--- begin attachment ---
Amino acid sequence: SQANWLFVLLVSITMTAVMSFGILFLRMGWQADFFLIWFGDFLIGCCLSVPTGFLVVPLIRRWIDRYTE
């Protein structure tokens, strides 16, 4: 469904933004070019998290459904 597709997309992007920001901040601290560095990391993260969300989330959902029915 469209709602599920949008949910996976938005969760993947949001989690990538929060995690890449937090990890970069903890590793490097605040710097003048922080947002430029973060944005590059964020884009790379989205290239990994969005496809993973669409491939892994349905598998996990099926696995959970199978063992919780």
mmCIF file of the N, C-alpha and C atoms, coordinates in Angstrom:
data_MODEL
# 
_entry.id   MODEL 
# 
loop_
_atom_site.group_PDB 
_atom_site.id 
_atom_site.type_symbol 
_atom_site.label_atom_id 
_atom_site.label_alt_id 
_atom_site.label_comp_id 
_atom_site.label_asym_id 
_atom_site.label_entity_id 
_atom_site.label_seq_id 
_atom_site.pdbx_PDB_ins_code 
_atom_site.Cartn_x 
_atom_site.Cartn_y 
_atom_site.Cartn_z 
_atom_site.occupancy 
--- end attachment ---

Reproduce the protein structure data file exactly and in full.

Amino acid sequence: SQANWLFVLLVSITMTAVMSFGILFLRMGWQADFFLIWFGDFLIGCCLSVPTGFLVVPLIRRWIDRYTE
């Protein structure tokens, strides 16, 4: 469904933004070019998290459904 597709997309992007920001901040601290560095990391993260969300989330959902029915 469209709602599920949008949910996976938005969760993947949001989690990538929060995690890449937090990890970069903890590793490097605040710097003048922080947002430029973060944005590059964020884009790379989205290239990994969005496809993973669409491939892994349905598998996990099926696995959970199978063992919780």
mmCIF file of the N, C-alpha and C atoms, coordinates in Angstrom:
data_MODEL
# 
_entry.id   MODEL 
# 
loop_
_atom_site.group_PDB 
_atom_site.id 
_atom_site.type_symbol 
_atom_site.label_atom_id 
_atom_site.label_alt_id 
_atom_site.label_comp_id 
_atom_site.label_asym_id 
_atom_site.label_entity_id 
_atom_site.label_seq_id 
_atom_site.pdbx_PDB_ins_code 
_atom_site.Cartn_x 
_atom_site.Cartn_y 
_atom_site.Cartn_z 
_atom_site.occupancy 